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Feeling run-down at the gym can make your workout a grueling, rather than enjoyable, event. Many factors play a role in causing fatigue while playing a sport. Your diet may not be sufficient to support your activity level, or you may be dehydrated. Resting and taking a day off here and there are also important lifestyle elements to keep your energy levels up during your activity.
Inadequate Carbohydrate Intake
Carbohydrates are your body's main energy source. When you don't have enough in your diet to sustain your physical activities, you may crash halfway through your game. As much as 55 to 60 percent of an athlete's total calories need to come from carbohydrates, explains The President's Council on Physical Fitness and Sports. Carbohydrates have 4 calories per gram, so if your coach has you on a 3,000-calorie-per-day diet during training, you need 412 to 450 grams of carbs each day. Opt for carbs from whole foods, such as vegetables, whole grains, fresh fruits and beans, instead of processed carbohydrates from junk foods that are full of fat.
No Backup Fuel
Your body automatically breaks carbohydrates into glucose and uses up what it needs right away. Whatever glucose isn't immediately needed is converted into glycogen, a complex carbohydrate. Glycogen is a backup type of fuel that quickly breaks down into glucose when carbohydrates from your diet aren't around. Typically, you have enough glycogen in your liver and muscles to fuel up to two hours of vigorous activity. If you are an endurance athlete or are involved in a sport that requires several hours of exercise, you may burn through your glycogen stores. When this happens, fatigue sets in as your body is forced to turn to stored fat and protein for energy. Top off your glycogen stores by consuming a sugar-rich food, such as fruit or sports drinks, both during and after your event. Sugar rapidly converts to glucose so your body can use what it needs and then use the rest to refill glycogen levels.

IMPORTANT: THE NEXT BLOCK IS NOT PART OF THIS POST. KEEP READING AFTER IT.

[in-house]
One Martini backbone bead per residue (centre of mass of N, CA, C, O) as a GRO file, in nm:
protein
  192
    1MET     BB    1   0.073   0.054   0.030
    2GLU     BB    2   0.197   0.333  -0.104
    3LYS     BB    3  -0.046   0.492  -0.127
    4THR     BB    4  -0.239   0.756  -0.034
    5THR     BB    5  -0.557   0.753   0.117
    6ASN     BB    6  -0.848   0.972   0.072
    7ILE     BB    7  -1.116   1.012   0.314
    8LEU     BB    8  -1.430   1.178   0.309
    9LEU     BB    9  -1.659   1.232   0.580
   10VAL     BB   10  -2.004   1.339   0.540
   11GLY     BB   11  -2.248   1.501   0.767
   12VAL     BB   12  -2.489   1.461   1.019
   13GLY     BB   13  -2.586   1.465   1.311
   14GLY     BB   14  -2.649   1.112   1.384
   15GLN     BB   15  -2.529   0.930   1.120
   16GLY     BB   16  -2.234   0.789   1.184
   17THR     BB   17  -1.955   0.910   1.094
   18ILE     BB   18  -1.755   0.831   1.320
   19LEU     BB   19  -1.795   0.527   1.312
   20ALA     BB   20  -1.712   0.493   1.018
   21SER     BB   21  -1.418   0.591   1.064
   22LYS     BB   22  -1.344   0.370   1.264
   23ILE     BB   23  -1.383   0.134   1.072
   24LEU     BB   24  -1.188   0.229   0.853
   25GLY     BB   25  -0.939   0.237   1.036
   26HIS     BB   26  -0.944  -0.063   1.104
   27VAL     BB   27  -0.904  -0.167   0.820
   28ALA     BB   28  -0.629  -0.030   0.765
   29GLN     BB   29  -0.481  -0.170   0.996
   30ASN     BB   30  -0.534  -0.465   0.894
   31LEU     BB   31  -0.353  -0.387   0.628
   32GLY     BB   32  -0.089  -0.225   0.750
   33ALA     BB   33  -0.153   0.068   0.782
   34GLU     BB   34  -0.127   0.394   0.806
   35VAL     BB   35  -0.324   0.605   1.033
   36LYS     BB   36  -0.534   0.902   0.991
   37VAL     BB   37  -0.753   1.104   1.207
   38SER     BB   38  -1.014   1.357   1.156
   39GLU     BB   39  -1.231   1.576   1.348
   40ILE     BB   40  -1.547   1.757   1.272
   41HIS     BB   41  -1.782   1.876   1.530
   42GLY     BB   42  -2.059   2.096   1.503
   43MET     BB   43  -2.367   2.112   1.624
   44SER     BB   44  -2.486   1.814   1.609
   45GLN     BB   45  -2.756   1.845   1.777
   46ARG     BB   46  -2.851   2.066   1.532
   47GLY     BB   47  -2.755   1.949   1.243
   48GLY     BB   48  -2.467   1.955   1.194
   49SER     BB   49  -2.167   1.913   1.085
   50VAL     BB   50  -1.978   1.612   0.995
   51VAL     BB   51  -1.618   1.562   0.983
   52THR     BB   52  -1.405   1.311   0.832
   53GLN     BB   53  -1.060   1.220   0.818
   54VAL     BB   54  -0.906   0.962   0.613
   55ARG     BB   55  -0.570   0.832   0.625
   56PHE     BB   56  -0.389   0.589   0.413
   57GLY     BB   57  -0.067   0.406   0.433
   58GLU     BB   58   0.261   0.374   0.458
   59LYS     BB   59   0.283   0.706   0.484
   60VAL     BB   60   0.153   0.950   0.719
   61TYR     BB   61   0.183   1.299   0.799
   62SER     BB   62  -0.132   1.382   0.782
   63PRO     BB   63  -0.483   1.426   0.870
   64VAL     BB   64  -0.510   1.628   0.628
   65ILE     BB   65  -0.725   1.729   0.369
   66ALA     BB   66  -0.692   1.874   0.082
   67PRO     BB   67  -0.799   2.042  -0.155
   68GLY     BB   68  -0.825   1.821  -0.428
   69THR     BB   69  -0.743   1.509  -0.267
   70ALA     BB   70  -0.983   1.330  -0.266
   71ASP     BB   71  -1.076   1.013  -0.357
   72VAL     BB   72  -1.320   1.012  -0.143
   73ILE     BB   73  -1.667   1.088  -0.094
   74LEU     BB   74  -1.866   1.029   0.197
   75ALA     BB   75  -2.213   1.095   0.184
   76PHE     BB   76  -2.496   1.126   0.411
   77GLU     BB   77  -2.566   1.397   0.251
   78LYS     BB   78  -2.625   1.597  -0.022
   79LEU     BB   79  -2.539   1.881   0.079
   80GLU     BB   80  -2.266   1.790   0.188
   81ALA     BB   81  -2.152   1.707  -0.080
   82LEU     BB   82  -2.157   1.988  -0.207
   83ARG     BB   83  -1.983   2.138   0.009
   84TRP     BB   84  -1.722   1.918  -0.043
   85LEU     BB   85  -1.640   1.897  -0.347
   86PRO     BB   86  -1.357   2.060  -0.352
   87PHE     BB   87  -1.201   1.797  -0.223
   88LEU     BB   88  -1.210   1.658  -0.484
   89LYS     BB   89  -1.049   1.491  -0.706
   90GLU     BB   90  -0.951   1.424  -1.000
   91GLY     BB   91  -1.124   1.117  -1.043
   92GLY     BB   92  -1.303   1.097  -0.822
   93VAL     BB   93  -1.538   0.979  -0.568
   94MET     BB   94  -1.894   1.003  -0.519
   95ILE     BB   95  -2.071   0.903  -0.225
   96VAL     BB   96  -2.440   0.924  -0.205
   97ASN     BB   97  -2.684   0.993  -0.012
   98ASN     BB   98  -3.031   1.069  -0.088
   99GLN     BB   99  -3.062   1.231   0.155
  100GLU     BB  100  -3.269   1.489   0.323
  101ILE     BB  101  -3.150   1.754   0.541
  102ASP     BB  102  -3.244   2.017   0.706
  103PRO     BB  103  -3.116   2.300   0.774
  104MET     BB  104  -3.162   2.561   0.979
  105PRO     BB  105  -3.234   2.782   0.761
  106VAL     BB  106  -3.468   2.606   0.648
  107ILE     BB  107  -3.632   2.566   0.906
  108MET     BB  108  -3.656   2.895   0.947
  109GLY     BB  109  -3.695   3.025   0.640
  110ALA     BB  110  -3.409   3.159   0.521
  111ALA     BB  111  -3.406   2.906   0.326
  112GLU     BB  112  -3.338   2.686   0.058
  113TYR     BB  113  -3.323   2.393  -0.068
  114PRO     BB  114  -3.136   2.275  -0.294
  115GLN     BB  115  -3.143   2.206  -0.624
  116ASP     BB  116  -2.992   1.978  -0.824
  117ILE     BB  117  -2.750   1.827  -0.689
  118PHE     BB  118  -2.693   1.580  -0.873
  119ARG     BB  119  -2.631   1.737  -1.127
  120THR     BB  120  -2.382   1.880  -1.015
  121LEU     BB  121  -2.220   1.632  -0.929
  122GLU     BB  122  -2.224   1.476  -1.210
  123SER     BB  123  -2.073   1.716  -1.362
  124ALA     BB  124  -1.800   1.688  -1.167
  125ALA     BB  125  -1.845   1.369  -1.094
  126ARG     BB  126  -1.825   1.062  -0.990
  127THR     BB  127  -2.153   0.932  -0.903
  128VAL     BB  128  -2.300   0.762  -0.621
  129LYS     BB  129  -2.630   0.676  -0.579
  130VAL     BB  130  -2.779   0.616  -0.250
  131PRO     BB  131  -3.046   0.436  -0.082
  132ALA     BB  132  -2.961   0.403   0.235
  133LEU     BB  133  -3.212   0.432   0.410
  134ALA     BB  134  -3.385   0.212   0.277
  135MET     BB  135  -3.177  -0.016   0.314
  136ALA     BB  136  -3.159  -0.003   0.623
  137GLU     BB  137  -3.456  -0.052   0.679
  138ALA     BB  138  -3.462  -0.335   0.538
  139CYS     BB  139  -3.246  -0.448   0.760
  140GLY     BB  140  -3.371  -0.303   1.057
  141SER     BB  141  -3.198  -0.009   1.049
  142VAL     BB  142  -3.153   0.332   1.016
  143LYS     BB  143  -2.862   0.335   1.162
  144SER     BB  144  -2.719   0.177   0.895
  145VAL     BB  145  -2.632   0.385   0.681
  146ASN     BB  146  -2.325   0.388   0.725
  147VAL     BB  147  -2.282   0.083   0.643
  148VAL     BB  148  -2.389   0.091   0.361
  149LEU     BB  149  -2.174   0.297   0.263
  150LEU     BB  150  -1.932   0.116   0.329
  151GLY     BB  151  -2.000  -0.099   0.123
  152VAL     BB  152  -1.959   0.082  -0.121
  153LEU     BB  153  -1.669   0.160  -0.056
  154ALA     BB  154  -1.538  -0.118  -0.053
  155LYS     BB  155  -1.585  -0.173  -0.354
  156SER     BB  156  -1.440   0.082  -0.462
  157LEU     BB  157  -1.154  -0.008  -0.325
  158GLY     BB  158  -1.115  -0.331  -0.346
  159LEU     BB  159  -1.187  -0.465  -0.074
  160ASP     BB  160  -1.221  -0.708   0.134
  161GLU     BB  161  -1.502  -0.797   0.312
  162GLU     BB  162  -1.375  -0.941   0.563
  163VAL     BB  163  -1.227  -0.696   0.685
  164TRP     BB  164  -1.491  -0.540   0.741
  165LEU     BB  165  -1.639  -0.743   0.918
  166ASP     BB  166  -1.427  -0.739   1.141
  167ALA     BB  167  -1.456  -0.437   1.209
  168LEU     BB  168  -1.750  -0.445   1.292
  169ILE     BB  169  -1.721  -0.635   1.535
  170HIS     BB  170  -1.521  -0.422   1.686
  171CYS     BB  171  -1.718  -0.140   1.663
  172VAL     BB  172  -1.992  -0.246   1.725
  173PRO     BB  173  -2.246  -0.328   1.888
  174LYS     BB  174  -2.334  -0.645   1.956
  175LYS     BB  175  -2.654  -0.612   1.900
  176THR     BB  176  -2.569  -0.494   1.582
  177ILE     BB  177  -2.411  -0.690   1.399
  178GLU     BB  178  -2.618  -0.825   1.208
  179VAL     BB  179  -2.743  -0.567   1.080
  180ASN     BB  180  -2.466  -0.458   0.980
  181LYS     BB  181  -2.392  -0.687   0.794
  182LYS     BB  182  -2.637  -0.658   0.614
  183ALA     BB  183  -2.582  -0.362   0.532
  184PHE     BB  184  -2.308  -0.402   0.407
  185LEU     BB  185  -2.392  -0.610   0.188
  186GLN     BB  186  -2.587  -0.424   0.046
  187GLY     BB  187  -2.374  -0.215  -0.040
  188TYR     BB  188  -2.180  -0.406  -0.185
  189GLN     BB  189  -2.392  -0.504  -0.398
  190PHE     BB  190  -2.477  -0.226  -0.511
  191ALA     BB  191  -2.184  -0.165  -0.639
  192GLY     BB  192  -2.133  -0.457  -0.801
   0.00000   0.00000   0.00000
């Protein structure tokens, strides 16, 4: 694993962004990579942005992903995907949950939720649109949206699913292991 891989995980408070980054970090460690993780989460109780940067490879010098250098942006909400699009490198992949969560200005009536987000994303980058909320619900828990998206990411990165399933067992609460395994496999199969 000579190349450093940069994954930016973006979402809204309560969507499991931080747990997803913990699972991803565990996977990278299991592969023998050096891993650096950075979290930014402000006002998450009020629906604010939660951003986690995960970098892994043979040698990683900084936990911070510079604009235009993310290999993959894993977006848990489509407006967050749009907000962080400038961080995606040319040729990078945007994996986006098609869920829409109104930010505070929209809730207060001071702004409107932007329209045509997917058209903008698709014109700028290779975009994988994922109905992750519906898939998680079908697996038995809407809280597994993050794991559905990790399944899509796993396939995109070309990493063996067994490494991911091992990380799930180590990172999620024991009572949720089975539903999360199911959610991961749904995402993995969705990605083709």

When you start feeling thirsty, your body already is dehydrated. You may notice feeling sluggish and unable to focus on your match. Drinking water before, during and after your event prevents dehydration. Men typically need 13 8-ounce glasses of fluid each day, while women require nine 8-ounce servings, according to MayoClinic.com. However, exercise and sports activities up your fluid recommendation by 2 1/2 cups or more. Juice and other beverages contribute to your fluid recommendation, but these drinks are often full of unnecessary sugar and calories. Water should make up the majority of your fluid intake; during a marathon or long sporting event, opt for a sports drink that replenishes the electrolytes you lose from sweating.
Inadequate Recovery Period
Resting between events is essential to give your body enough time to recover. Without proper recovery time, your body could be fatigued before your next game even begins. Sore muscles, stiffness and feeling groggy are warning signs that you are not getting enough rest. During your next game, you may not perform your best. Extreme fatigue from inadequate rest not only affects performance; it also can increase your risk of having an injury. Take a day off from the gym or ask your coach if you can sit out tomorrow's game to give your body time to recover.